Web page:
Furthermore, the project aims to increase harmonisation between the sorting and recycling industry, stimulating a recycling market for unwanted textiles that can generate new revenue streams for sorters and unlock demand for recyclers and brands. The full report of the project can be read here.

Conducting the analyses across Europe, in Belgium, Germany, the Netherlands, Poland, Spain, and the United Kingdom, the project provides the most comprehensive and representative snapshot of textile waste composition in Europe to date. The results point to promising opportunities for recapturing value while diverting textiles from downcycling and incineration. The results also inform brands of the best circular design practises to adopt, as well as textile collection agencies and organisations to build the necessary infrastructure and better educate and engage consumers on proper sorting and disposal practices.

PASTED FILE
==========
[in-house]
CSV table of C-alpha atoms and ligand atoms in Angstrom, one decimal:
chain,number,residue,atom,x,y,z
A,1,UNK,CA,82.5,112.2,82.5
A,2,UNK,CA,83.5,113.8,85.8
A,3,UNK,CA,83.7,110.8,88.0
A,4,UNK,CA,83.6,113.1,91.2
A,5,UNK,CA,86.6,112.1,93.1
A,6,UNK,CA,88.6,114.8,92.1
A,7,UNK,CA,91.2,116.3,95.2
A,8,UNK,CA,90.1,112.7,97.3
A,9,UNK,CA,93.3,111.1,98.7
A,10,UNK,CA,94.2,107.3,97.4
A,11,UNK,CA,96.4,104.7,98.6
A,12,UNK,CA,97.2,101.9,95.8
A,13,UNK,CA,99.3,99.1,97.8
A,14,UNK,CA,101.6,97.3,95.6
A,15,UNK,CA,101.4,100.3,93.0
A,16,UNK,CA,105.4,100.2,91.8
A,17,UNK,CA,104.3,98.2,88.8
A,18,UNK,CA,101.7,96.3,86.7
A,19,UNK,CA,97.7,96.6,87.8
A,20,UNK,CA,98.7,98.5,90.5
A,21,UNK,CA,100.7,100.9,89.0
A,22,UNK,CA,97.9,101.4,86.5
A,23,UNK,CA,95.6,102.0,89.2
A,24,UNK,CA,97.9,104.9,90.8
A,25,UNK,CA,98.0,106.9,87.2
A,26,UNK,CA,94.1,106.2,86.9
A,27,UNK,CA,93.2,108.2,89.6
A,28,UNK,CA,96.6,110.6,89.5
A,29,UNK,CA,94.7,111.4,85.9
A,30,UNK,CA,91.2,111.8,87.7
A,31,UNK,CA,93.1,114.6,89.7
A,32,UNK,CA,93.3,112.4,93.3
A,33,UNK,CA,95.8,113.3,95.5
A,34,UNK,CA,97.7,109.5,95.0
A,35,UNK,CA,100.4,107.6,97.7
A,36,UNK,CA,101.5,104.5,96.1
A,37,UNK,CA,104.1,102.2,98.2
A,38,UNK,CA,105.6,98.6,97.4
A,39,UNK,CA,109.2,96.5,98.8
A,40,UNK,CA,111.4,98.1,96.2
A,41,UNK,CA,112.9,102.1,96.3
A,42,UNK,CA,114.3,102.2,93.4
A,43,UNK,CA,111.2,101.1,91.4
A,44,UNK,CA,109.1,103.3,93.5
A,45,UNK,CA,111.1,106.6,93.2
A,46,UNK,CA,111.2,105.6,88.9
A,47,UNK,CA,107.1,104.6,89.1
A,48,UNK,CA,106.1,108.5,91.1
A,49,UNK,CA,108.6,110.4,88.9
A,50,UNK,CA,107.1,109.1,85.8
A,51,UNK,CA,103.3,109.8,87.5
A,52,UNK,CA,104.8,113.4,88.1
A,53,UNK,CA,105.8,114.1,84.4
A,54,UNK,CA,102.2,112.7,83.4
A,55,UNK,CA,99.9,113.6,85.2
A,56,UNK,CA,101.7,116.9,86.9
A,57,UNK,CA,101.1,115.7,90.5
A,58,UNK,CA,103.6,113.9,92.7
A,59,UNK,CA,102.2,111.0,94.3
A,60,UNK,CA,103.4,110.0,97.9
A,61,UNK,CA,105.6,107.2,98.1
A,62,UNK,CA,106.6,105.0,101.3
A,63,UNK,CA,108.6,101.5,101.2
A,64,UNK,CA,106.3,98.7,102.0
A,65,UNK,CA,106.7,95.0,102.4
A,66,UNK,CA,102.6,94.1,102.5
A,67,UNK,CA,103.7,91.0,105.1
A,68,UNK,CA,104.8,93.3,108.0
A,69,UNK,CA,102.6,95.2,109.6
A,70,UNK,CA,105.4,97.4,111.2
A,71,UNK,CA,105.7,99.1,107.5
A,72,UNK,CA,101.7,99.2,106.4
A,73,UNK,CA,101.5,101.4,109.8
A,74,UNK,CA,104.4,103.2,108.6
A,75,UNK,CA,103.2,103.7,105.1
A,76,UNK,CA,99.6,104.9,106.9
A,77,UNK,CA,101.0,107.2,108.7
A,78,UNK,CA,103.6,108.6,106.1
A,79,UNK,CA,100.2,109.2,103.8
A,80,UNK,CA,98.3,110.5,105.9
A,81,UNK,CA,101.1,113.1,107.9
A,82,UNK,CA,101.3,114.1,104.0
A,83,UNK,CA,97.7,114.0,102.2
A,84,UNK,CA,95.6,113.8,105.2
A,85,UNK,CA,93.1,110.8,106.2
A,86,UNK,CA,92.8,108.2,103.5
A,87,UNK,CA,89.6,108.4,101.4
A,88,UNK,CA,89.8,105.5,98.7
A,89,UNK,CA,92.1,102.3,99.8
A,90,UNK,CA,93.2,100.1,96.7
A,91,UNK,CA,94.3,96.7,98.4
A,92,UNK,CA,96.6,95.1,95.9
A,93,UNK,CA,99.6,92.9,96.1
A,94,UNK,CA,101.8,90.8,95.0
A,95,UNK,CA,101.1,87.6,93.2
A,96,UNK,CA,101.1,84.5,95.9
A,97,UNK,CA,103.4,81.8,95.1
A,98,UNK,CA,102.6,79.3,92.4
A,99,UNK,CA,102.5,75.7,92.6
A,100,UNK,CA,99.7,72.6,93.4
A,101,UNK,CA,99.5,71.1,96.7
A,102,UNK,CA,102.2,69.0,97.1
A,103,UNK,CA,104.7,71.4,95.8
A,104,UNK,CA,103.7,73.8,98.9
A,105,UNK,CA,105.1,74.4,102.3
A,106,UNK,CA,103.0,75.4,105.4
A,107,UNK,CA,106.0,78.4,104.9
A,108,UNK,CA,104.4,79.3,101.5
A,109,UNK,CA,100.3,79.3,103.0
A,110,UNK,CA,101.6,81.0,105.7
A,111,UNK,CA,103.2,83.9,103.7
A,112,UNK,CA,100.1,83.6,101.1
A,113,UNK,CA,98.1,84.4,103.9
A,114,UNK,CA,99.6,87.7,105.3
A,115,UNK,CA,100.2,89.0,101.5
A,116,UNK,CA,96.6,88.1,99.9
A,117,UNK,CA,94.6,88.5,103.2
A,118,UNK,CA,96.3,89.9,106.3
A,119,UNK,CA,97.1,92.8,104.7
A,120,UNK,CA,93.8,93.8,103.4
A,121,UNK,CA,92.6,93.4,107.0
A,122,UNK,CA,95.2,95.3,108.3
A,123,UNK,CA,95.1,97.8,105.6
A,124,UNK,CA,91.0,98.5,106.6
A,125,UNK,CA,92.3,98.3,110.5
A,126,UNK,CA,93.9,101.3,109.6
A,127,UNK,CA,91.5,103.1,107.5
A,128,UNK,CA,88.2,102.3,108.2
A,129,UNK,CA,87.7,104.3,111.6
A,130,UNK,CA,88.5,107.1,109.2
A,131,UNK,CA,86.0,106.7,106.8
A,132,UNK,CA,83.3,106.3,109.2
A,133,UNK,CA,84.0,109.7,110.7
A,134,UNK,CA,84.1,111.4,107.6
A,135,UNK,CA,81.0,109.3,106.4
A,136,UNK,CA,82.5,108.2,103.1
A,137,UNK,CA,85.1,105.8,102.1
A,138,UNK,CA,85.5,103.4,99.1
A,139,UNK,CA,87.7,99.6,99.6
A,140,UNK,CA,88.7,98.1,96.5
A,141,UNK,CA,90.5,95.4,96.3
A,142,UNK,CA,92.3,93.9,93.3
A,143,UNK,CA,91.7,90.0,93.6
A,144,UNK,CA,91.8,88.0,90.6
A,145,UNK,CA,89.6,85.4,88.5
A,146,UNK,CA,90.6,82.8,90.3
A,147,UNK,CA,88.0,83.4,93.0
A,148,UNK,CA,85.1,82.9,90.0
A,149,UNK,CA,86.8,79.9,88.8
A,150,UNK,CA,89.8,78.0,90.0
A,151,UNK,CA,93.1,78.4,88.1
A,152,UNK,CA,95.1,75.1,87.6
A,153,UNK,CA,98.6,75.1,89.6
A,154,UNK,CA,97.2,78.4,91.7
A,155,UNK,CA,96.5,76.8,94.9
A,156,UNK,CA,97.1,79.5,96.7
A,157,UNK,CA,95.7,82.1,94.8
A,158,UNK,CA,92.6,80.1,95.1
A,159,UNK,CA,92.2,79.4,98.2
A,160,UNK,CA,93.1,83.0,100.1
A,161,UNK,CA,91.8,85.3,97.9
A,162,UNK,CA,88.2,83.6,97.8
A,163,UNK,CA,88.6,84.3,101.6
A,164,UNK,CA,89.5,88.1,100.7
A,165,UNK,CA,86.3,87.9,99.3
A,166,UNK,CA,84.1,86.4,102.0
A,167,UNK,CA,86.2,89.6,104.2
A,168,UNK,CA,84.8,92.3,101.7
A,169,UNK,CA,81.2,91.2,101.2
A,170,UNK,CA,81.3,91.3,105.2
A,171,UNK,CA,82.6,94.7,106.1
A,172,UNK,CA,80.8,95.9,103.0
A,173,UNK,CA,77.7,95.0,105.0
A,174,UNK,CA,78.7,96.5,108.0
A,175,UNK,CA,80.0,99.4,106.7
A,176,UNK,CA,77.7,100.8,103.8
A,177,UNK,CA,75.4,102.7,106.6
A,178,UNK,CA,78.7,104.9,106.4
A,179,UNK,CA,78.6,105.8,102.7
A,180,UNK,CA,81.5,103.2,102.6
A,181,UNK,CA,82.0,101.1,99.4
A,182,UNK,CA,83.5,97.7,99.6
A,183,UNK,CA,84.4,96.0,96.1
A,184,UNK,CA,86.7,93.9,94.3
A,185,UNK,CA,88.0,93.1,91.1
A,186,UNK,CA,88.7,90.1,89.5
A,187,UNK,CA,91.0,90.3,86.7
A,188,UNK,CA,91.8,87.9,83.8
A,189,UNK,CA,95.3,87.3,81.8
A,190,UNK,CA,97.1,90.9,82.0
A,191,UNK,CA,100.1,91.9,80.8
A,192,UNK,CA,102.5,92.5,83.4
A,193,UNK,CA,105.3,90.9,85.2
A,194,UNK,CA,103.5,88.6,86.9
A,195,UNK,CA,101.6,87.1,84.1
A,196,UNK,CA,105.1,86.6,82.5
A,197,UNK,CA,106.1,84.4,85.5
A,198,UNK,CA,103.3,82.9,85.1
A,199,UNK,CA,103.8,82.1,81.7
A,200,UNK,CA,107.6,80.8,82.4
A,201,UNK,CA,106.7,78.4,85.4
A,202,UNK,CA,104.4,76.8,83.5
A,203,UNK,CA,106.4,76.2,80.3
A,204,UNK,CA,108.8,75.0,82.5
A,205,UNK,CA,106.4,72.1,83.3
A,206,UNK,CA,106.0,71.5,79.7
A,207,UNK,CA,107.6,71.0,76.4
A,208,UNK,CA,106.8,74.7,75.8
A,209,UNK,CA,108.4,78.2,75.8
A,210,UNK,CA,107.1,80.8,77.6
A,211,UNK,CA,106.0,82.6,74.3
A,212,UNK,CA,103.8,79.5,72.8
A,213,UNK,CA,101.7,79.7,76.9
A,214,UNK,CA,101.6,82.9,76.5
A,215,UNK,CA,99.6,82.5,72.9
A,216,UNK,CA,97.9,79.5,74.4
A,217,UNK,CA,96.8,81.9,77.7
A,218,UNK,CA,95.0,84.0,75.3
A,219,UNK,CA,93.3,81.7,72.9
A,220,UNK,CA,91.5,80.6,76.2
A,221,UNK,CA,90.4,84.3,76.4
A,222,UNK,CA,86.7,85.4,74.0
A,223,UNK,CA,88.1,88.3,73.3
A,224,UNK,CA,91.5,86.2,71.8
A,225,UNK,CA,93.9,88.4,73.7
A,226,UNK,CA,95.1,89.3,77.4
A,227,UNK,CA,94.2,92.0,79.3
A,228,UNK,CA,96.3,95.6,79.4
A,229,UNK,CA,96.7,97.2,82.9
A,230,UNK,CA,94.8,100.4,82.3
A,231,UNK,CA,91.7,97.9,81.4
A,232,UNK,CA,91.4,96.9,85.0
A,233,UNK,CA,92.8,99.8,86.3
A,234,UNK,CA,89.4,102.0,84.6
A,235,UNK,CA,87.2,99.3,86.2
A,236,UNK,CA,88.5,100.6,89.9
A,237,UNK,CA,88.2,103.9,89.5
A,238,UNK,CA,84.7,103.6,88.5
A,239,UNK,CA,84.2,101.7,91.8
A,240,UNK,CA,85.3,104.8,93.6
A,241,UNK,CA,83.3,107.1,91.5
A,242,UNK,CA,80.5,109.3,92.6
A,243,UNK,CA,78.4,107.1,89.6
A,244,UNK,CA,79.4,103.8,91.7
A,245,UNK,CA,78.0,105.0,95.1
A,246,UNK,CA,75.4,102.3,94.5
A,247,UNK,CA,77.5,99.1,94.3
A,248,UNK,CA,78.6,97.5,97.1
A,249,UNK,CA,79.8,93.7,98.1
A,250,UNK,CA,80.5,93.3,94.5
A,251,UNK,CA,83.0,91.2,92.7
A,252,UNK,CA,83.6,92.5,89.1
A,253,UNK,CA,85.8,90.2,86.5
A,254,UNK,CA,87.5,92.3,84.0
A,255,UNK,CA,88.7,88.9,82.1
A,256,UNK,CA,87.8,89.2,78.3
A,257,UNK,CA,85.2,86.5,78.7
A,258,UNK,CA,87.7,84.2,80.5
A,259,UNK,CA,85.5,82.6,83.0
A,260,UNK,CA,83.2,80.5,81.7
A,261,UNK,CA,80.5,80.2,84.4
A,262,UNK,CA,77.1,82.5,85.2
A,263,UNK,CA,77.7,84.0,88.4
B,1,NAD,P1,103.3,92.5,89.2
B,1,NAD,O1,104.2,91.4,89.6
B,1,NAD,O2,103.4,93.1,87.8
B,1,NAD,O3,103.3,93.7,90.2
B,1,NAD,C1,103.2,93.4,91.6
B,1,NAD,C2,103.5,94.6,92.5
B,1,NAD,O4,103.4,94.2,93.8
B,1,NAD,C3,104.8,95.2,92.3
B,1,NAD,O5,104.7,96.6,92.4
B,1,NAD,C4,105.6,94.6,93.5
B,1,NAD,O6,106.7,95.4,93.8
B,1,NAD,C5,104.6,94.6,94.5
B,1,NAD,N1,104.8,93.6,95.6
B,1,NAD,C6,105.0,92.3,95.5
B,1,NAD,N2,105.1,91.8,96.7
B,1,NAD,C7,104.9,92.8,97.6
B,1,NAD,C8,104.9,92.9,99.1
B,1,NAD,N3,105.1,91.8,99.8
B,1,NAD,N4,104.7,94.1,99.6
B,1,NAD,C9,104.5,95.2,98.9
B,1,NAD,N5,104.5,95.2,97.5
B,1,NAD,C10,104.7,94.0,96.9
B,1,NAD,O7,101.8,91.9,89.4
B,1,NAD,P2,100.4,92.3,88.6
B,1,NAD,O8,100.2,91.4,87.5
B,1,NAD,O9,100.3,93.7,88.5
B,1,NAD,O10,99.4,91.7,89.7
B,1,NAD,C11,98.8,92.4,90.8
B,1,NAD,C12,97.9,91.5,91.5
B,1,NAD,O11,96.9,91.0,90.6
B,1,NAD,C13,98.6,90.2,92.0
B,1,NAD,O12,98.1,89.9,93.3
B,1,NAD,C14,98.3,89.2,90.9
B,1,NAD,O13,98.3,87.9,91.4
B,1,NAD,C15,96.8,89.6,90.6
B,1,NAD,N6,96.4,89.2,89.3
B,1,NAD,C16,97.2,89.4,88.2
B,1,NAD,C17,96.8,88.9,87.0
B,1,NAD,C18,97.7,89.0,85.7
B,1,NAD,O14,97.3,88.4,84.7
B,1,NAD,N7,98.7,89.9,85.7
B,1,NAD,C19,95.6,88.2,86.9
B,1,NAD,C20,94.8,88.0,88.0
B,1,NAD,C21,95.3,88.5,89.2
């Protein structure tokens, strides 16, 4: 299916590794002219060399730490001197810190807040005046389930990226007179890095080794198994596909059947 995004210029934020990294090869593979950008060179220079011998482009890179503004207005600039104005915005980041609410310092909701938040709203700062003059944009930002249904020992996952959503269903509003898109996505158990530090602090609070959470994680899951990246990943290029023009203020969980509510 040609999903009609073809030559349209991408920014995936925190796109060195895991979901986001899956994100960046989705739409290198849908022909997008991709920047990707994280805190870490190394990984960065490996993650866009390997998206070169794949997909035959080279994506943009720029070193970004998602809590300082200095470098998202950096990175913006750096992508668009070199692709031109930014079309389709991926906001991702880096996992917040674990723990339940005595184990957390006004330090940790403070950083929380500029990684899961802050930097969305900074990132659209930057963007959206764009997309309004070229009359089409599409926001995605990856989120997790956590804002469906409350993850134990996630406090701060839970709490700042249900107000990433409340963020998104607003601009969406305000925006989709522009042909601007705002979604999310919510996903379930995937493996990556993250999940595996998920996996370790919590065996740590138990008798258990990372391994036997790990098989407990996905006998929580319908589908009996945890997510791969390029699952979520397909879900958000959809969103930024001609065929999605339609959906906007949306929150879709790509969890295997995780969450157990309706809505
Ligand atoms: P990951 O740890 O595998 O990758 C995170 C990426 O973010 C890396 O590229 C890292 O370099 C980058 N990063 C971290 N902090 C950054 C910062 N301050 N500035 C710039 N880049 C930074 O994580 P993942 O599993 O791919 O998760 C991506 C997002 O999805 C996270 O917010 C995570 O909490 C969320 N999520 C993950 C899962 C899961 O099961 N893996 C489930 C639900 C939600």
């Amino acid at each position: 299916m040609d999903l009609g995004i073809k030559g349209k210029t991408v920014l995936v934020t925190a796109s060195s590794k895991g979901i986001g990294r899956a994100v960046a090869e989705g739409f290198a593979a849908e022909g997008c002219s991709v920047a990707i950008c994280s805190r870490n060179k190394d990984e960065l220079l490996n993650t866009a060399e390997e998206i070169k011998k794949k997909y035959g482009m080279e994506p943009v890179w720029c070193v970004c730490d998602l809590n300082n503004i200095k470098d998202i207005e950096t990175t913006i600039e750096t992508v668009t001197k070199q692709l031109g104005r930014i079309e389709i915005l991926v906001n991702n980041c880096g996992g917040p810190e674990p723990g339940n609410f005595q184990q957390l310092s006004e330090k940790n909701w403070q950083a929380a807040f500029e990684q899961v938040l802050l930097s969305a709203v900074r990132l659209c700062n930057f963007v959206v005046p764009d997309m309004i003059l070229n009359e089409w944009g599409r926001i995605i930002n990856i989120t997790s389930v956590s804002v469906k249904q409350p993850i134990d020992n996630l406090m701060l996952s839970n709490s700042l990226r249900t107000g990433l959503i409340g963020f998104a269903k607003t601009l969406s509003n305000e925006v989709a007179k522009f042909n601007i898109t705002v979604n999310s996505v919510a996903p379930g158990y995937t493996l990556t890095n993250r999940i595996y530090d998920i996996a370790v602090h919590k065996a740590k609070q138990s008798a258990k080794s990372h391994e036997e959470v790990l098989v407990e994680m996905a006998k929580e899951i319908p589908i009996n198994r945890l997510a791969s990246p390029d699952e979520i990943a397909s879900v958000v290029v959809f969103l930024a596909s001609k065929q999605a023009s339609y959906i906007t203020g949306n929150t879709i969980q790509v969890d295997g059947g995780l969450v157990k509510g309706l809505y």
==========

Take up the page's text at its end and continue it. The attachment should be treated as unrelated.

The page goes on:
Using innovative Near Infrared (NIR) technology to determine garment composition, traditionally a task performed manually, the project analysed a total of 21 tonnes of post-consumer garments. On-the-ground examinations were performed over two time periods, autumn/winter 2021 and spring/summer 2022, to account for seasonal changes in the types of garments entering sorting facilities.

Cotton was found to be the dominant fibre (42%), followed by a large presence of material blends (32%), almost half of which consisted of polycottons (12%). Based on three characteristics, material composition, presence of disruptors, such as zippers and buttons, and colour, 21% of the materials analysed are deemed suitable as feedstock for mechanical recycling, while 53% are suitable for chemical recycling. This presents a significant opportunity for circularity as currently only 2% of post consumer textiles are diverted to fibre-to-fibre recycling.